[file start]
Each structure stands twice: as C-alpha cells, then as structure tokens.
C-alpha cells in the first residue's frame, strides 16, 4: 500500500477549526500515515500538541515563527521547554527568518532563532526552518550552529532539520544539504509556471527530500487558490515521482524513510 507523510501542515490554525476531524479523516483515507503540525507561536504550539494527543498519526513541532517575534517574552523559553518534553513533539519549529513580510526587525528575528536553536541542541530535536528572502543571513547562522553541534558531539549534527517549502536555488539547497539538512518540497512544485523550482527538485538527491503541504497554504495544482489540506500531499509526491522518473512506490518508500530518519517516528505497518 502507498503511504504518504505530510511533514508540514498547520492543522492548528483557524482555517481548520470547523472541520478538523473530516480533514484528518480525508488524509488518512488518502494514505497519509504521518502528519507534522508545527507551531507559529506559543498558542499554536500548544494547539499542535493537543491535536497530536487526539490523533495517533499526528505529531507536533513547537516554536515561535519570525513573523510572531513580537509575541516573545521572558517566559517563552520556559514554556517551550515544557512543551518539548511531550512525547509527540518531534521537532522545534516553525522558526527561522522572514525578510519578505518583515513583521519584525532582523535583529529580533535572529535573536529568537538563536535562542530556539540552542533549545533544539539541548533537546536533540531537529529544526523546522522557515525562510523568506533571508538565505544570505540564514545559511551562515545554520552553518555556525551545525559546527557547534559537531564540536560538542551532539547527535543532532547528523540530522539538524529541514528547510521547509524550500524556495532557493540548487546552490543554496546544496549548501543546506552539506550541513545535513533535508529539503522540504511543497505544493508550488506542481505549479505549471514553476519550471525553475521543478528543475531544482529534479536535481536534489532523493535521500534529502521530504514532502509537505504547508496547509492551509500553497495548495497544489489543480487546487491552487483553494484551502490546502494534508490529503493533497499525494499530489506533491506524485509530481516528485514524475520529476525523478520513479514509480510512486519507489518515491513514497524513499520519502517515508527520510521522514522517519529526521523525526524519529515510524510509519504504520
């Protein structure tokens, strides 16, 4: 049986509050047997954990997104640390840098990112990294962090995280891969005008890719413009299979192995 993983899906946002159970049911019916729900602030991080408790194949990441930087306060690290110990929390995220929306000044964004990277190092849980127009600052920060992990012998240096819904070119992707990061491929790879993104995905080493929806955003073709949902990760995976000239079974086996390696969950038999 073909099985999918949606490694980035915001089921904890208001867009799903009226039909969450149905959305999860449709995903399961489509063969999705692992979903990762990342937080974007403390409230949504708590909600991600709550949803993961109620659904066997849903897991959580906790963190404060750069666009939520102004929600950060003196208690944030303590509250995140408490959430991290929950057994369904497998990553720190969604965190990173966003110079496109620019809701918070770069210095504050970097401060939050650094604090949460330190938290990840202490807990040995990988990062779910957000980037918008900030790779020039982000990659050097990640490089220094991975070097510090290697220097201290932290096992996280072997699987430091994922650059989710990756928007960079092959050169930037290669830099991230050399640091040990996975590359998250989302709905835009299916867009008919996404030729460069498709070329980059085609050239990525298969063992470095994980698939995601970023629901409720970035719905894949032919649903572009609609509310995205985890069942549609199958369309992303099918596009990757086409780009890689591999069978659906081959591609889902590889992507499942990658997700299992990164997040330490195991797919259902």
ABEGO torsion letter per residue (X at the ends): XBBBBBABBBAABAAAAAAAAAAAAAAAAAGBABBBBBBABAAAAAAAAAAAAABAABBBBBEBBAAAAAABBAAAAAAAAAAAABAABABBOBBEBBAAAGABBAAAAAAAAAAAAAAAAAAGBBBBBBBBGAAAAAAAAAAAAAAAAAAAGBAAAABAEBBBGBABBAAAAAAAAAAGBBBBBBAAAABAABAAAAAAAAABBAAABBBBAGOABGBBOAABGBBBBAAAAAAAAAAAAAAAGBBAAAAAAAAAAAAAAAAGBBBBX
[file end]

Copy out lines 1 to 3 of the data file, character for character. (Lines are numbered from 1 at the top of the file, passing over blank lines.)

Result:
Each structure stands twice: as C-alpha cells, then as structure tokens.
C-alpha cells in the first residue's frame, strides 16, 4: 500500500477549526500515515500538541515563527521547554527568518532563532526552518550552529532539520544539504509556471527530500487558490515521482524513510 507523510501542515490554525476531524479523516483515507503540525507561536504550539494527543498519526513541532517575534517574552523559553518534553513533539519549529513580510526587525528575528536553536541542541530535536528572502543571513547562522553541534558531539549534527517549502536555488539547497539538512518540497512544485523550482527538485538527491503541504497554504495544482489540506500531499509526491522518473512506490518508500530518519517516528505497518 502507498503511504504518504505530510511533514508540514498547520492543522492548528483557524482555517481548520470547523472541520478538523473530516480533514484528518480525508488524509488518512488518502494514505497519509504521518502528519507534522508545527507551531507559529506559543498558542499554536500548544494547539499542535493537543491535536497530536487526539490523533495517533499526528505529531507536533513547537516554536515561535519570525513573523510572531513580537509575541516573545521572558517566559517563552520556559514554556517551550515544557512543551518539548511531550512525547509527540518531534521537532522545534516553525522558526527561522522572514525578510519578505518583515513583521519584525532582523535583529529580533535572529535573536529568537538563536535562542530556539540552542533549545533544539539541548533537546536533540531537529529544526523546522522557515525562510523568506533571508538565505544570505540564514545559511551562515545554520552553518555556525551545525559546527557547534559537531564540536560538542551532539547527535543532532547528523540530522539538524529541514528547510521547509524550500524556495532557493540548487546552490543554496546544496549548501543546506552539506550541513545535513533535508529539503522540504511543497505544493508550488506542481505549479505549471514553476519550471525553475521543478528543475531544482529534479536535481536534489532523493535521500534529502521530504514532502509537505504547508496547509492551509500553497495548495497544489489543480487546487491552487483553494484551502490546502494534508490529503493533497499525494499530489506533491506524485509530481516528485514524475520529476525523478520513479514509480510512486519507489518515491513514497524513499520519502517515508527520510521522514522517519529526521523525526524519529515510524510509519504504520
């Protein structure tokens, strides 16, 4: 049986509050047997954990997104640390840098990112990294962090995280891969005008890719413009299979192995 993983899906946002159970049911019916729900602030991080408790194949990441930087306060690290110990929390995220929306000044964004990277190092849980127009600052920060992990012998240096819904070119992707990061491929790879993104995905080493929806955003073709949902990760995976000239079974086996390696969950038999 073909099985999918949606490694980035915001089921904890208001867009799903009226039909969450149905959305999860449709995903399961489509063969999705692992979903990762990342937080974007403390409230949504708590909600991600709550949803993961109620659904066997849903897991959580906790963190404060750069666009939520102004929600950060003196208690944030303590509250995140408490959430991290929950057994369904497998990553720190969604965190990173966003110079496109620019809701918070770069210095504050970097401060939050650094604090949460330190938290990840202490807990040995990988990062779910957000980037918008900030790779020039982000990659050097990640490089220094991975070097510090290697220097201290932290096992996280072997699987430091994922650059989710990756928007960079092959050169930037290669830099991230050399640091040990996975590359998250989302709905835009299916867009008919996404030729460069498709070329980059085609050239990525298969063992470095994980698939995601970023629901409720970035719905894949032919649903572009609609509310995205985890069942549609199958369309992303099918596009990757086409780009890689591999069978659906081959591609889902590889992507499942990658997700299992990164997040330490195991797919259902």